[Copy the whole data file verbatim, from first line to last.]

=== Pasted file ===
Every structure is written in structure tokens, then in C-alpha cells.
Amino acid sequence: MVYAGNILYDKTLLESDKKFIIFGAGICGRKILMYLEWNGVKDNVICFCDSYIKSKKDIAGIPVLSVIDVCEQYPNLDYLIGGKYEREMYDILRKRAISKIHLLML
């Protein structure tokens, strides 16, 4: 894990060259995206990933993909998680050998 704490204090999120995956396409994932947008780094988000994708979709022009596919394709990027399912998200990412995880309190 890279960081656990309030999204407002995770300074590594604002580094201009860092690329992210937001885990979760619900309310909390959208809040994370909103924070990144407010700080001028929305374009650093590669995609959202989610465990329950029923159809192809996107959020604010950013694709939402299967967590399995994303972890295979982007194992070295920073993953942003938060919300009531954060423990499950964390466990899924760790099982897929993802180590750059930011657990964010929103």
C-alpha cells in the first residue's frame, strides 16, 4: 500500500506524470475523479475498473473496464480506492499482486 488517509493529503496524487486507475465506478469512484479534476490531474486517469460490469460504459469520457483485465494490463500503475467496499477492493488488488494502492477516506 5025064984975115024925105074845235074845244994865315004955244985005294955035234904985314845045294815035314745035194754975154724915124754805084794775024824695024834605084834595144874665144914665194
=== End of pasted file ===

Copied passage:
Every structure is written in structure tokens, then in C-alpha cells.
Amino acid sequence: MVYAGNILYDKTLLESDKKFIIFGAGICGRKILMYLEWNGVKDNVICFCDSYIKSKKDIAGIPVLSVIDVCEQYPNLDYLIGGKYEREMYDILRKRAISKIHLLML
């Protein structure tokens, strides 16, 4: 894990060259995206990933993909998680050998 704490204090999120995956396409994932947008780094988000994708979709022009596919394709990027399912998200990412995880309190 890279960081656990309030999204407002995770300074590594604002580094201009860092690329992210937001885990979760619900309310909390959208809040994370909103924070990144407010700080001028929305374009650093590669995609959202989610465990329950029923159809192809996107959020604010950013694709939402299967967590399995994303972890295979982007194992070295920073993953942003938060919300009531954060423990499950964390466990899924760790099982897929993802180590750059930011657990964010929103």
C-alpha cells in the first residue's frame, strides 16, 4: 500500500506524470475523479475498473473496464480506492499482486 488517509493529503496524487486507475465506478469512484479534476490531474486517469460490469460504459469520457483485465494490463500503475467496499477492493488488488494502492477516506 5025064984975115024925105074845235074845244994865315004955244985005294955035234904985314845045294815035314745035194754975154724915124754805084794775024824695024834605084834595144874665144914665194